In one experiment performed according to an embodiment described herein, a 60 μm deep/10 μm wide TSV via structure having a 8000 Å copper seed layer was electroplated with copper. The feature was pre-wetted with deoxygenated, deionized water. After the wafer was exposed to the atmosphere for 5 minutes, it was then transferred to a plating cell, followed by immersion into the plating solution. The plating solution was a deoxygenated plating bath sold under the trademark DVF 200™ by Enthone Inc. with added components (DVF 200™ is a copper methane sulfonate/methane sulfonic acid plating solution to which accelerators, suppressors, and leveler additives, and 50 ppm chloride ions, were added). The filling characteristics of multiple individual features across multiple runs using this method showed complete void-free feature filling in almost all cases. In some experiments, the wafers were cathodically polarized prior to entry into the plating solution. This result shows the process robustness for creating void-free bottom-up filling using a combination of a degassed DI water pre-wetting process performed under vacuum, followed by potentiostatic entry into a copper plating solution.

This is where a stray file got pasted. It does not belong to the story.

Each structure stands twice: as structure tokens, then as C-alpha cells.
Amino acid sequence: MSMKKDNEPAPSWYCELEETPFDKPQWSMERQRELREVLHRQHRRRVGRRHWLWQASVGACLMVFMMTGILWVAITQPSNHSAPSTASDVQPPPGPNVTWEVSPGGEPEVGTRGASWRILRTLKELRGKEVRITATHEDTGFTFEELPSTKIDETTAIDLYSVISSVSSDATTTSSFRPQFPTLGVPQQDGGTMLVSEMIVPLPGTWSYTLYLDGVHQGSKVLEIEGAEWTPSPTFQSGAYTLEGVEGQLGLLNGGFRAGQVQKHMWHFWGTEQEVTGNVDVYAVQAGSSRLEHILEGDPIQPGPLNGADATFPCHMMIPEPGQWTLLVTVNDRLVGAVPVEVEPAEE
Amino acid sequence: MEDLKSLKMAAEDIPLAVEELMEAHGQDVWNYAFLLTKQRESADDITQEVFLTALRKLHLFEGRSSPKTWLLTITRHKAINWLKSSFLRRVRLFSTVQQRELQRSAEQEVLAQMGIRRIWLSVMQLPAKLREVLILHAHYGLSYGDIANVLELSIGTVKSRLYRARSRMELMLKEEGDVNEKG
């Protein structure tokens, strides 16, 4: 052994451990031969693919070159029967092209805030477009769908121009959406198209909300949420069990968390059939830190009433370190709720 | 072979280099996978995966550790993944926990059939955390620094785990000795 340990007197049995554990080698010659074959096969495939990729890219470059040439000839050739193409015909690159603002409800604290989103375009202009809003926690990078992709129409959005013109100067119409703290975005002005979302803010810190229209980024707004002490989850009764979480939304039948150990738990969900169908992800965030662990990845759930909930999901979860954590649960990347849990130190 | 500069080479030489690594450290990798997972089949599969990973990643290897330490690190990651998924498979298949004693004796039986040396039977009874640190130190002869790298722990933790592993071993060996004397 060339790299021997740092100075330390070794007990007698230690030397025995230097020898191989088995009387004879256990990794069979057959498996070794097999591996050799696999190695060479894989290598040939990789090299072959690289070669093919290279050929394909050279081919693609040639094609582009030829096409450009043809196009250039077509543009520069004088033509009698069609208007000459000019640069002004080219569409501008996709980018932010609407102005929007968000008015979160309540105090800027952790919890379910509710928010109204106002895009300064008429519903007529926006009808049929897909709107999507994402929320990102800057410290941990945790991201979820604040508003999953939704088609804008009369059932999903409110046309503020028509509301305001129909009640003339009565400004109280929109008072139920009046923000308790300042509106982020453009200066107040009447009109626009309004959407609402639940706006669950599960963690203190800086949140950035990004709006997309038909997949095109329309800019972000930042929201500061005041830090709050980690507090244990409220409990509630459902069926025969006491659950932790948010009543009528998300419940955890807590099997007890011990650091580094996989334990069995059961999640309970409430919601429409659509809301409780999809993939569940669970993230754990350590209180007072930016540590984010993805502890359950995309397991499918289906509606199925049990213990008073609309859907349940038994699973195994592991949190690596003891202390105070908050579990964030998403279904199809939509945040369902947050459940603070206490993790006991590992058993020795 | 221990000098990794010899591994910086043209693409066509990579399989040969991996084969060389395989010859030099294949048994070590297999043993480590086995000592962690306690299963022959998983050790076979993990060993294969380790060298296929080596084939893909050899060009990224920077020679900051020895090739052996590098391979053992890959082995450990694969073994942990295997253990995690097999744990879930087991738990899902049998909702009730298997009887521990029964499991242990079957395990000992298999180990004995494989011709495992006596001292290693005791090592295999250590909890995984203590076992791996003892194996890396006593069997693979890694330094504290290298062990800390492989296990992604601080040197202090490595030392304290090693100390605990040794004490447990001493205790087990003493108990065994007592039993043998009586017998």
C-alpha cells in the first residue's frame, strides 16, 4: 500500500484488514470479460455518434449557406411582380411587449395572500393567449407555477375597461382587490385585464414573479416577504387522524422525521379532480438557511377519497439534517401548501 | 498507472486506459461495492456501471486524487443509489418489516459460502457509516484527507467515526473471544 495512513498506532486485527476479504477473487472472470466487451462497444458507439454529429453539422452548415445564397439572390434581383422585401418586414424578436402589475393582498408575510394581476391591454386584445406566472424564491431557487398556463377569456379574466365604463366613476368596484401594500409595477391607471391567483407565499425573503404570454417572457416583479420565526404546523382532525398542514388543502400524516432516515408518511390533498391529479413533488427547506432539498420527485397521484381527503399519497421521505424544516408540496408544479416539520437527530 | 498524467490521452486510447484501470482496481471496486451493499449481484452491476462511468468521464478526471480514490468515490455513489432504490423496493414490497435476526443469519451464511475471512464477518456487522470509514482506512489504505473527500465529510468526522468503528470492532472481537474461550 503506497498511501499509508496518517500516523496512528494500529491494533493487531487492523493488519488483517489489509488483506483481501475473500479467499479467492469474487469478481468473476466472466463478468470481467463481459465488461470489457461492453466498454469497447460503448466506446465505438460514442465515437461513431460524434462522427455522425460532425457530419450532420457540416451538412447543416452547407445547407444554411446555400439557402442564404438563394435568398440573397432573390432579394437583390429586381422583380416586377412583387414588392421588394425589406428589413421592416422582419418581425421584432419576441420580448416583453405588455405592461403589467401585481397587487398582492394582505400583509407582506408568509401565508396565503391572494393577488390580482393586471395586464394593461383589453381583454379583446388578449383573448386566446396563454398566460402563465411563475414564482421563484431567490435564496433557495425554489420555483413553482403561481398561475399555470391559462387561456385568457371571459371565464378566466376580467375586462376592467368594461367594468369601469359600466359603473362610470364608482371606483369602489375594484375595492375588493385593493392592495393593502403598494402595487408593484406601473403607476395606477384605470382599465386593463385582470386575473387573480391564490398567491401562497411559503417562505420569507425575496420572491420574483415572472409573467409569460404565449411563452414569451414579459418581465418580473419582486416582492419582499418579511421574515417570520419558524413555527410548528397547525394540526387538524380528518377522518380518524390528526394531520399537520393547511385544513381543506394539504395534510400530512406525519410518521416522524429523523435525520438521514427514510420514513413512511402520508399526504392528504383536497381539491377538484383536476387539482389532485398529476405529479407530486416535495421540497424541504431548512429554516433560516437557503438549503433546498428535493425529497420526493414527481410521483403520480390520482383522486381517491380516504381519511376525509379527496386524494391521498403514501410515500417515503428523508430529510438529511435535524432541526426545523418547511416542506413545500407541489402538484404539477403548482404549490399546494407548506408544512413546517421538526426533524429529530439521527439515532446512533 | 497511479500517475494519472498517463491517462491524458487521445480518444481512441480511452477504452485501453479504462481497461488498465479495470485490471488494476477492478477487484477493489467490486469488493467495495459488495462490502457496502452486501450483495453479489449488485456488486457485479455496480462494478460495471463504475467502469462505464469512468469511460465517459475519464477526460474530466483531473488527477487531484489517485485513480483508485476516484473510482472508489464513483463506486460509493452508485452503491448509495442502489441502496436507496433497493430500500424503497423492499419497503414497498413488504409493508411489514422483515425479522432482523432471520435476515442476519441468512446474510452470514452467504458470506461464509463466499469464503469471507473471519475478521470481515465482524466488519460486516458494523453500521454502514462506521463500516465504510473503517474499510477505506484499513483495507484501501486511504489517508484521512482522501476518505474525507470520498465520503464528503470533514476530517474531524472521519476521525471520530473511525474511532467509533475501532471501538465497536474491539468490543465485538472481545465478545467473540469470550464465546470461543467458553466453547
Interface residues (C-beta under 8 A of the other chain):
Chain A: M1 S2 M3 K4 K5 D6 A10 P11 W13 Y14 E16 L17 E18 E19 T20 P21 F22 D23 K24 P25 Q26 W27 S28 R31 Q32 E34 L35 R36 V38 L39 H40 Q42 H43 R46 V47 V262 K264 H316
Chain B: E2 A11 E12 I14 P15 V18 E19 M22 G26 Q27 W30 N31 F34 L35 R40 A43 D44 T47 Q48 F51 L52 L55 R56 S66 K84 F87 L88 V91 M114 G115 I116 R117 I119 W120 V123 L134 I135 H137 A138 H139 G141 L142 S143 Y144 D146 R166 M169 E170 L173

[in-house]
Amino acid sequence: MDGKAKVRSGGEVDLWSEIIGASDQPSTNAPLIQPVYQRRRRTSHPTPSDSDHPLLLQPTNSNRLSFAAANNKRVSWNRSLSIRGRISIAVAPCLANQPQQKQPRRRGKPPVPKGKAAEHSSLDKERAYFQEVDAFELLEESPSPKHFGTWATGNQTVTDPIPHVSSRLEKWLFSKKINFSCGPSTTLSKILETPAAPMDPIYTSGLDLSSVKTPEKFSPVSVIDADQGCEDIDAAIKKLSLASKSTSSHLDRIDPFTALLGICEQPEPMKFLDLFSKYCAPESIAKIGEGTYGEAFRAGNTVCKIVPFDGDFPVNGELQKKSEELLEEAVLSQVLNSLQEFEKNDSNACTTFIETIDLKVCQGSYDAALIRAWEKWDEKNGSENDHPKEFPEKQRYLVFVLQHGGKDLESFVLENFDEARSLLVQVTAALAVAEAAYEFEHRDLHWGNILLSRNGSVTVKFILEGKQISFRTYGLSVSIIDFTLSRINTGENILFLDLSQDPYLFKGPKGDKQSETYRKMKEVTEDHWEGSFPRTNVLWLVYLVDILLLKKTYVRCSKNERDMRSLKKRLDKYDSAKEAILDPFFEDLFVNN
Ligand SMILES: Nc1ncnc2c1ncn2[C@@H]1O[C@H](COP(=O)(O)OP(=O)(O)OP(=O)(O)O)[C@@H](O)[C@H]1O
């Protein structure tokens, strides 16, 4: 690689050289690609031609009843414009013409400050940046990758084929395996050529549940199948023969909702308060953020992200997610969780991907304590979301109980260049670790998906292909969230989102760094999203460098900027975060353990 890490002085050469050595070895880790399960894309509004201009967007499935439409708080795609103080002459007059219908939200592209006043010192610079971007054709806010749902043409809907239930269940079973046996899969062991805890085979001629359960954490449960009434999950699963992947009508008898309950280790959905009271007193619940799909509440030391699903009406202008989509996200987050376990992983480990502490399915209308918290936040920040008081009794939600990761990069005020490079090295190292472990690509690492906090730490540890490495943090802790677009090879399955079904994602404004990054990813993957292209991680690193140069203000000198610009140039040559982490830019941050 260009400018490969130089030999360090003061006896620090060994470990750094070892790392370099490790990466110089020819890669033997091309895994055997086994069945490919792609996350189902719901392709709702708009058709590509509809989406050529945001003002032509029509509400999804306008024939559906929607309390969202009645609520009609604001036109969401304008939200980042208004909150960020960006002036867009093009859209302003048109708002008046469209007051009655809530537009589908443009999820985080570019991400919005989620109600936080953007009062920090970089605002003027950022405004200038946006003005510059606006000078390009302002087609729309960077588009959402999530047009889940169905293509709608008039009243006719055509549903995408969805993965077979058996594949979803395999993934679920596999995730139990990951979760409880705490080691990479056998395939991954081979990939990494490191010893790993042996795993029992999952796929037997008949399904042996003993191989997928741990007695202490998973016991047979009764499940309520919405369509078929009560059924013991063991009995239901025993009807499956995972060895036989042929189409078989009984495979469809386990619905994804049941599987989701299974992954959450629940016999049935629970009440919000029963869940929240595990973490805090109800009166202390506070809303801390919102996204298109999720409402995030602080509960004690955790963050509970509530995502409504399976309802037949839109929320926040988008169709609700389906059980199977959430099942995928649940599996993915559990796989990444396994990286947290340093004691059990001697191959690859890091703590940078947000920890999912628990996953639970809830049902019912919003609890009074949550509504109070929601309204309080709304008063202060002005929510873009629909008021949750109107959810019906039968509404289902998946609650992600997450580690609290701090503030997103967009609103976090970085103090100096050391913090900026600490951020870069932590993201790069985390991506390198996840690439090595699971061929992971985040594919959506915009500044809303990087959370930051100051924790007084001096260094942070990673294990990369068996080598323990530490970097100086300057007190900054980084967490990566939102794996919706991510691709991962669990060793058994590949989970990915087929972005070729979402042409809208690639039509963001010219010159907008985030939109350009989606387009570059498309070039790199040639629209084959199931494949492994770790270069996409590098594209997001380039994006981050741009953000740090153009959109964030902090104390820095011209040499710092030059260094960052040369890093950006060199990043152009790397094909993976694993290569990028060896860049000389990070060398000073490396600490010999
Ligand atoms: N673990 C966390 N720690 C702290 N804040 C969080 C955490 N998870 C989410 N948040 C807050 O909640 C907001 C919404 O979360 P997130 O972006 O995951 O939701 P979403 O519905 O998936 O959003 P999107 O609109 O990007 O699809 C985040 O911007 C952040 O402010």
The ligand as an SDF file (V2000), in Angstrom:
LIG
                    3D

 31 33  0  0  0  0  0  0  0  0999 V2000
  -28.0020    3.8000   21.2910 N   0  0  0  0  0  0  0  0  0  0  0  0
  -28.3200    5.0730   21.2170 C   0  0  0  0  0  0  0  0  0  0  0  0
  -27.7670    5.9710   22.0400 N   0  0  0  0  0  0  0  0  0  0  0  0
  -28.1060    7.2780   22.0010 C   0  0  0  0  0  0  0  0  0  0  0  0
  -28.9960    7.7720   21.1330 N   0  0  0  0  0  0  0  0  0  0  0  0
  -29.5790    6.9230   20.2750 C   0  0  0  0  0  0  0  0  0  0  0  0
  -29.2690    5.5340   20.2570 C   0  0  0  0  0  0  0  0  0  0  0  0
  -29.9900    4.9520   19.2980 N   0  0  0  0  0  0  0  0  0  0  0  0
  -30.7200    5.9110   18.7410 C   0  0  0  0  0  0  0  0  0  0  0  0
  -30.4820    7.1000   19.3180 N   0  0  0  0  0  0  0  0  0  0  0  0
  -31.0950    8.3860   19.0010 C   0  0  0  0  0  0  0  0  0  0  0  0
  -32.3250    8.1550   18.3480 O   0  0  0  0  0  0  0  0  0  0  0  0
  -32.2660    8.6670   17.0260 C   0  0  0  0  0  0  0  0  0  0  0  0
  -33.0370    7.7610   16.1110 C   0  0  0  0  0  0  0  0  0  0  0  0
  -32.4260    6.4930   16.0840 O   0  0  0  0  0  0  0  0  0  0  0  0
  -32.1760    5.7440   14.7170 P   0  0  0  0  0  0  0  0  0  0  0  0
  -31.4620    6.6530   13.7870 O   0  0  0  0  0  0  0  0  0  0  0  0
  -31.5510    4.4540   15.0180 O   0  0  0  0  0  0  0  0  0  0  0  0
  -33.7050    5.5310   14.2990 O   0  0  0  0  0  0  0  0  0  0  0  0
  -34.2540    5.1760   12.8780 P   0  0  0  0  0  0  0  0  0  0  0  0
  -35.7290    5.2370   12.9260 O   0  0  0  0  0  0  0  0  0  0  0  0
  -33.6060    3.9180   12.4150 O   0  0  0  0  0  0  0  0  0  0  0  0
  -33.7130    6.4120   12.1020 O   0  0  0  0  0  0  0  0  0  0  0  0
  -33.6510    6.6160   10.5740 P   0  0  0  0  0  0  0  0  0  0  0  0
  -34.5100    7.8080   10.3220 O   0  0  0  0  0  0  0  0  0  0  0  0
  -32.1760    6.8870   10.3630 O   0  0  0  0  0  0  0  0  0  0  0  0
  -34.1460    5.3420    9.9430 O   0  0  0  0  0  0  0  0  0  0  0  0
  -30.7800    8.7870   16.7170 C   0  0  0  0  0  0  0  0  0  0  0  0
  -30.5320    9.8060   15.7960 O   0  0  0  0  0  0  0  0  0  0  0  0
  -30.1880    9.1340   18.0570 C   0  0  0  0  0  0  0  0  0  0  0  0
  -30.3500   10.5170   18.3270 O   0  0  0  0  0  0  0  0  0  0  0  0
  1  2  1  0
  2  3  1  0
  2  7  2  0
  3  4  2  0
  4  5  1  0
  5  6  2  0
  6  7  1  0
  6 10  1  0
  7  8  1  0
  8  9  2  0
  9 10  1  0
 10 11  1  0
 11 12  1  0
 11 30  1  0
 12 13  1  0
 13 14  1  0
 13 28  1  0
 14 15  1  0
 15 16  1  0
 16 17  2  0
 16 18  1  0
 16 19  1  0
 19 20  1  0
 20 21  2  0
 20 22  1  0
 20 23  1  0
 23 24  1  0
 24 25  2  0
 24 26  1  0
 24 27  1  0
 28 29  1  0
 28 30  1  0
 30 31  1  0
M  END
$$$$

In other embodiments, substantially non-conductive pre-wetting fluids that contain some dissolved compounds other than metals (e.g., either electrolytic or non-ionic, organic or inorganic, added, for example, in relatively small quantities to reduce surface tensions and aid in wetting), but are substantially free of materials that are electrochemically active and/or are considered plating bath additives, are used. For example, in some embodiments, a pre-wetting fluid that is substantially free from any accelerator/brighteners or levelers (that might typically be found in a subsequently used plating bath) is used rather than those that do contain such electrochemically active agents.
In one experiment performed according to an embodiment described herein, a wafer with a 60 μm deep/10 μm wide TSV via structure having a 8000 Å copper seed layer was electroplated with copper. The feature was pre-wetted with a pre-wetting fluid containing copper methane sulfonic acid (copper salt, 80 g/L copper ion), 20 g/L methane sulfonic acid, 50 ppm chloride ion, and 3 or 12 ppm of the copper plating accelerator dimercapto-propane sulfonic acid (SPS). After pre-wetting, the wafers were exposed to the atmosphere for about 1 minute, and then transferred to a plating cell, followed by immersion into the plating solution. The plating solution was a deoxygenated plating bath sold under the trademark DVF 200™ by Enthone Inc. with additive components. Copper was then plated onto the wafer. In both cases (i.e., pre-wetted with a solution containing 3 ppm of dimercapto-propane sulfonic acid and 12 ppm of dimercapto-propane sulfonic acid), sidewall voids were formed.